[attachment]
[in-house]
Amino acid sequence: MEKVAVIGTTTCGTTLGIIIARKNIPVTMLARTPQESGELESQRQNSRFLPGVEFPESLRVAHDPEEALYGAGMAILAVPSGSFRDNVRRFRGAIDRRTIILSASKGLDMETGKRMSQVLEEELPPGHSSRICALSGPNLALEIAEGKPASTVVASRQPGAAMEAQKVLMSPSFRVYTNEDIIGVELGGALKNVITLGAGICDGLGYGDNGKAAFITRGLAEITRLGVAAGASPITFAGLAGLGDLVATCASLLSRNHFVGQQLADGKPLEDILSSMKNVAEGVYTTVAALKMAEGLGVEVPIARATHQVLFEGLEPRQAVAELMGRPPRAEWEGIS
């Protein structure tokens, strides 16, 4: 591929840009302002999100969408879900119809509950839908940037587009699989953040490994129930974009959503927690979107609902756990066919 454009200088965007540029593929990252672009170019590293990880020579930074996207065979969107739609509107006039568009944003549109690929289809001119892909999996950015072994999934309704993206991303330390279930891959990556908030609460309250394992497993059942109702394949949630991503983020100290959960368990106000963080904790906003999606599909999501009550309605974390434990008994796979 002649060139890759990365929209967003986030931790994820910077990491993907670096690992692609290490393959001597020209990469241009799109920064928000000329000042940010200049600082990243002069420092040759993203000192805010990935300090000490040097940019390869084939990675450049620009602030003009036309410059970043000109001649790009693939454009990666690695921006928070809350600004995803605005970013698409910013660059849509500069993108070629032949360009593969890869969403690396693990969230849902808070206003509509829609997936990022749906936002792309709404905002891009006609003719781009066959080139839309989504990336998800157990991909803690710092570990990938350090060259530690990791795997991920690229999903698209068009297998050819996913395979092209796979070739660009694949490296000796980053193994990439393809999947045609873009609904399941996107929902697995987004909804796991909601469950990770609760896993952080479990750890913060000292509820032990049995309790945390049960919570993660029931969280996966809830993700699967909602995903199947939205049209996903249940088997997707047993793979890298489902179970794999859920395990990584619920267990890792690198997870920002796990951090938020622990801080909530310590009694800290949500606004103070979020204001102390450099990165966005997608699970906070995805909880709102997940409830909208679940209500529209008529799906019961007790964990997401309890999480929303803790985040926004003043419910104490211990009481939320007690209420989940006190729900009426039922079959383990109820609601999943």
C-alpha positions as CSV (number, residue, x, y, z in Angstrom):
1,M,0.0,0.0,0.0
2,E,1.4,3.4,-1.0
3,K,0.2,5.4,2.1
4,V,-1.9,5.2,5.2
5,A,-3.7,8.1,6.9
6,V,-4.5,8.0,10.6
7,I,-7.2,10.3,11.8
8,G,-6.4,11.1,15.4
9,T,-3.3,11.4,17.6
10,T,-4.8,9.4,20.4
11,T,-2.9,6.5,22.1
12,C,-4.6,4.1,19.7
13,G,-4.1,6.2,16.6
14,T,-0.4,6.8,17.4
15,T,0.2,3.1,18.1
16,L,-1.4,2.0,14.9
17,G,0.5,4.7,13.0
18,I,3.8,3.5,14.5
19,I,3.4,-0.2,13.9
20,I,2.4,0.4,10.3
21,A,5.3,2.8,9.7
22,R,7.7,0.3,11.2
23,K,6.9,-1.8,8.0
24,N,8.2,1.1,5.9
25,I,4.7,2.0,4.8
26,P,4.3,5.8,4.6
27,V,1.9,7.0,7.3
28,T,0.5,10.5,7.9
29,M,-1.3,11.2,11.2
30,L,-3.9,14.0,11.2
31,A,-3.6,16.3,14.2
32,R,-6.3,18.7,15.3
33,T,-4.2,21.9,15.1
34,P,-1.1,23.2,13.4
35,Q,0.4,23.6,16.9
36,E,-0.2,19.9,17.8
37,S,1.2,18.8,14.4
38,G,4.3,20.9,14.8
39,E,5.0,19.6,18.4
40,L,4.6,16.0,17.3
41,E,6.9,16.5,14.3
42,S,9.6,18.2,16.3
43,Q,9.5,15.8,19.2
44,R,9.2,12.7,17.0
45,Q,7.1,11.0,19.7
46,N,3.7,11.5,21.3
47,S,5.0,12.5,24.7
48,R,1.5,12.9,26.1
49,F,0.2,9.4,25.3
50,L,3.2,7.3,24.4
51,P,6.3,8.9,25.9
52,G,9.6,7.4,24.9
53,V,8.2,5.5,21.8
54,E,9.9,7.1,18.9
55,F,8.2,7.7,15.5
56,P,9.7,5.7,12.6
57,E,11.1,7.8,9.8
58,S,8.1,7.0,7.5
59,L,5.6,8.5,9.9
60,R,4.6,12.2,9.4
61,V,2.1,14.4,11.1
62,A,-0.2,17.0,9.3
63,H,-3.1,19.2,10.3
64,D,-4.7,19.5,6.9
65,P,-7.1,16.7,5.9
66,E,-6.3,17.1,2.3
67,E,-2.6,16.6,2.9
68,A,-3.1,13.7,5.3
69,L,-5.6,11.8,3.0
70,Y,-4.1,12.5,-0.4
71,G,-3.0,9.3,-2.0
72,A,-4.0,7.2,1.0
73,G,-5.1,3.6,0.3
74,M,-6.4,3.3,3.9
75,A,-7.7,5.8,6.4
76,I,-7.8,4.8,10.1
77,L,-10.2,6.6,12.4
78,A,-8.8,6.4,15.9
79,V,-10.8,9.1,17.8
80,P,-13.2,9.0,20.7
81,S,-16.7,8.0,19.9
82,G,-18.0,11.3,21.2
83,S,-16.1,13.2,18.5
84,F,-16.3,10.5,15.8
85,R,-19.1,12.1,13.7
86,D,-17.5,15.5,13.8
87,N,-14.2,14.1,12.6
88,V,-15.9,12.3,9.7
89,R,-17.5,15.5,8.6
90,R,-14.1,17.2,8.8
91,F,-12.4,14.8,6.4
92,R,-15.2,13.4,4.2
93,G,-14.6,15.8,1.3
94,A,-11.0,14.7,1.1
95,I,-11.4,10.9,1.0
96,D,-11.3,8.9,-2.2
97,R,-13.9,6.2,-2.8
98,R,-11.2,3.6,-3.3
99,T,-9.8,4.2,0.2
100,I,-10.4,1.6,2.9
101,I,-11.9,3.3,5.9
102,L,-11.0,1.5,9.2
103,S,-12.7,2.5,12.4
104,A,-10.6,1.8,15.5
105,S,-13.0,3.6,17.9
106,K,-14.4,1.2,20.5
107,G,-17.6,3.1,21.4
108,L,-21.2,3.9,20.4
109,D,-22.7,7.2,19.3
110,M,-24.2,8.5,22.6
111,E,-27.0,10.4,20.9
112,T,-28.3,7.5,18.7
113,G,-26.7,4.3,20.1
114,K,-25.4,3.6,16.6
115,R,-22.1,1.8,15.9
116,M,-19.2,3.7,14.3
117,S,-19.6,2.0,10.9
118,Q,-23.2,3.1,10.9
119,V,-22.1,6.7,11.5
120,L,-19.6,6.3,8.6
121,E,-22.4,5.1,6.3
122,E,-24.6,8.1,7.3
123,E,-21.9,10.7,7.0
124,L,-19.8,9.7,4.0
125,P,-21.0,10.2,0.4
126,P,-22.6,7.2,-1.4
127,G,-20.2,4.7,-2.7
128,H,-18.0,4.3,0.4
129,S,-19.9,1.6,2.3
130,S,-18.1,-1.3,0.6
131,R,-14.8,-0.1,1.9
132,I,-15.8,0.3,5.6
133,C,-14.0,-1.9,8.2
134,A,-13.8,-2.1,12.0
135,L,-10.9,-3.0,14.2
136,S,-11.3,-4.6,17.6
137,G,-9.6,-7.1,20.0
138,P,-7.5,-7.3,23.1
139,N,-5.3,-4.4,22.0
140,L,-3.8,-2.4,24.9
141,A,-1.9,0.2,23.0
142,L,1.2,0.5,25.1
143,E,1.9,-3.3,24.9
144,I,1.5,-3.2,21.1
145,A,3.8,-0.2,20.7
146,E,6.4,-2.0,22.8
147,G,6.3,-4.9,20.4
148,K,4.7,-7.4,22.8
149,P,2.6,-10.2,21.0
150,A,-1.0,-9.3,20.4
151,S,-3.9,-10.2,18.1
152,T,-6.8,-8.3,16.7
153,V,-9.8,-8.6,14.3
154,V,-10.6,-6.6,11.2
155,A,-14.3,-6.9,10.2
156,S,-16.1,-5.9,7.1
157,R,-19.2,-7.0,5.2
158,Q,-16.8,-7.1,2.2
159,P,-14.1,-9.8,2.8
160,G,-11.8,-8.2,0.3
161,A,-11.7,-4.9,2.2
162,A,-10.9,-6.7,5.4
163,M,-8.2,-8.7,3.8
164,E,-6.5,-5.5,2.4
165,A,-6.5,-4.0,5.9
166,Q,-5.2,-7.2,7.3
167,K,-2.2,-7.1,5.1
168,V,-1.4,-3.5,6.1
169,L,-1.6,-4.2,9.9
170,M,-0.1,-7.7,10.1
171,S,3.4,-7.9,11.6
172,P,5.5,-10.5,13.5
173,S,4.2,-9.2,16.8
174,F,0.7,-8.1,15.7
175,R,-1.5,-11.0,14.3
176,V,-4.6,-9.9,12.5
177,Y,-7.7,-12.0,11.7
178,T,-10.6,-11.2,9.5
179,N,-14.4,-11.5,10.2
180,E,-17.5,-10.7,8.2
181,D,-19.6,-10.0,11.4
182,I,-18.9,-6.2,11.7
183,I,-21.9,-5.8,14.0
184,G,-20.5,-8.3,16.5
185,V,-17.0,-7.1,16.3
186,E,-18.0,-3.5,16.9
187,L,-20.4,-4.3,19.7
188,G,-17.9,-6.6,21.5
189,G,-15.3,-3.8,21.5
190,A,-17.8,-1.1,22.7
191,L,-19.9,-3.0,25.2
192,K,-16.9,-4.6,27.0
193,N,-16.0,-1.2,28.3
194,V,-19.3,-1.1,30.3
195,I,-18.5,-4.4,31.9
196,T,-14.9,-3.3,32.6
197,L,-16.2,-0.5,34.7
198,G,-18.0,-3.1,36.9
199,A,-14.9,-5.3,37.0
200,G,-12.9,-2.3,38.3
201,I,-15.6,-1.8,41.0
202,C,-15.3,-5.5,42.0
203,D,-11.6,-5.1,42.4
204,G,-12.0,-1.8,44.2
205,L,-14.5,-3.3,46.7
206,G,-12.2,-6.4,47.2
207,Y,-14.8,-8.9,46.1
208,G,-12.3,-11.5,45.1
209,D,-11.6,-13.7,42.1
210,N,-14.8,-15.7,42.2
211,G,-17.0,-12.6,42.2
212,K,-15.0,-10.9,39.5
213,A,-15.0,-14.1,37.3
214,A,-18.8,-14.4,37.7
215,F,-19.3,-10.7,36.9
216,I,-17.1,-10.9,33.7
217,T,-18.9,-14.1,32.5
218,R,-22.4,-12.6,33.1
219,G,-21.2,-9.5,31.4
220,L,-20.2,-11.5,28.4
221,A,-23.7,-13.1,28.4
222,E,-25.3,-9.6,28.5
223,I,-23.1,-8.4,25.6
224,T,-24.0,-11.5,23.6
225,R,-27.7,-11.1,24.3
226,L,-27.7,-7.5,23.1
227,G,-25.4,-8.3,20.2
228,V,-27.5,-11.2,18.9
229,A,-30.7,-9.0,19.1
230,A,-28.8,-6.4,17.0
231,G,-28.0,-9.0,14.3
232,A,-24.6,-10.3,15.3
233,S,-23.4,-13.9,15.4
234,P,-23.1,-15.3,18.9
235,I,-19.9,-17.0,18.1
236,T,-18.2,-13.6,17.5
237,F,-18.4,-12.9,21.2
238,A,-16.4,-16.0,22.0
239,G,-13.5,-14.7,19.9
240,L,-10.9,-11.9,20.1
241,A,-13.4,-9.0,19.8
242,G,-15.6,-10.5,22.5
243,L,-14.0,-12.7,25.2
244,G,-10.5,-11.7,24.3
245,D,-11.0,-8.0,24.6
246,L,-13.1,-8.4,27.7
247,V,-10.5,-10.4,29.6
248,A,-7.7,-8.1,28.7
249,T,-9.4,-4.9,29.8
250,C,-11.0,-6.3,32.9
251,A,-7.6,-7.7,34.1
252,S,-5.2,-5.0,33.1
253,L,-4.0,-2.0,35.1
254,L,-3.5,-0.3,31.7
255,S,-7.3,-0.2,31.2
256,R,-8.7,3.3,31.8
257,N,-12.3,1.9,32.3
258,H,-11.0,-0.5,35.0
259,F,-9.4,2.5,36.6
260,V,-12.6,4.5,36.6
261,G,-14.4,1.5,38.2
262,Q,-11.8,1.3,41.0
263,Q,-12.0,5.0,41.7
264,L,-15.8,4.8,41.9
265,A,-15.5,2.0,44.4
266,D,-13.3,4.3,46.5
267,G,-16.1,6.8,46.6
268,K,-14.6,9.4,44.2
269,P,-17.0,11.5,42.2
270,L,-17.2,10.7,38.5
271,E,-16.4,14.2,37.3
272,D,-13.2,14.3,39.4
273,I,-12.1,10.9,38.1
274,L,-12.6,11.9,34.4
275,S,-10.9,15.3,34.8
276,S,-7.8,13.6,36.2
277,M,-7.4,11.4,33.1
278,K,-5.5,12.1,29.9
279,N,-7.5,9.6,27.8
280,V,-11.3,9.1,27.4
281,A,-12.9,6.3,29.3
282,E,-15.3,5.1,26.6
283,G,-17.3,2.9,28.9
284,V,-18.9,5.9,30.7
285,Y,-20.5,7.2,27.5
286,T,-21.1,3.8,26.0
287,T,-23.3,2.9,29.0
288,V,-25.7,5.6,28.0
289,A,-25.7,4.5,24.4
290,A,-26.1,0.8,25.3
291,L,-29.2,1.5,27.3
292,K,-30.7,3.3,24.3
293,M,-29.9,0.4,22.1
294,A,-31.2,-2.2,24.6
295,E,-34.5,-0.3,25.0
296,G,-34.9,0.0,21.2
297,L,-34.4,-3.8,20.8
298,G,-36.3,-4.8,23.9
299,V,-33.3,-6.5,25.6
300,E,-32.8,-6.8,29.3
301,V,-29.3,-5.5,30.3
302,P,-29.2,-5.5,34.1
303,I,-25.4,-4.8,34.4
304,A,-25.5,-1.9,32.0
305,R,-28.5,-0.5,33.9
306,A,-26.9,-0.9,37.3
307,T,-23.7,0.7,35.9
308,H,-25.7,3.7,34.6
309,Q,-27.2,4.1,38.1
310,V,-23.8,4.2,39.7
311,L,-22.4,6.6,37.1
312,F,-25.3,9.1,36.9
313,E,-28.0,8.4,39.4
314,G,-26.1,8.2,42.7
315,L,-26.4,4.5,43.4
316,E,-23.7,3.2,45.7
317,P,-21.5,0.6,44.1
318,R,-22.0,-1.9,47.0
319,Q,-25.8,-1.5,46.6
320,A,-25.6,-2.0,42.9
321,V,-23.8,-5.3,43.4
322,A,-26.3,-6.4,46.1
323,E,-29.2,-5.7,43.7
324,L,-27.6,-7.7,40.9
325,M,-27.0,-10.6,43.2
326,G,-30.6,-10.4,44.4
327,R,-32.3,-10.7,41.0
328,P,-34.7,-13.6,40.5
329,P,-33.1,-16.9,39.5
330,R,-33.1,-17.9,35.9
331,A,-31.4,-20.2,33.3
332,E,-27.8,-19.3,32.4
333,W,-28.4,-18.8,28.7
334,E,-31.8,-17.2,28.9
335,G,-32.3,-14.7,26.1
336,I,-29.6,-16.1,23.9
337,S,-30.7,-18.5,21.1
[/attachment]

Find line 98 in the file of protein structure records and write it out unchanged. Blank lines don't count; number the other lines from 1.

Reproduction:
94,A,-11.0,14.7,1.1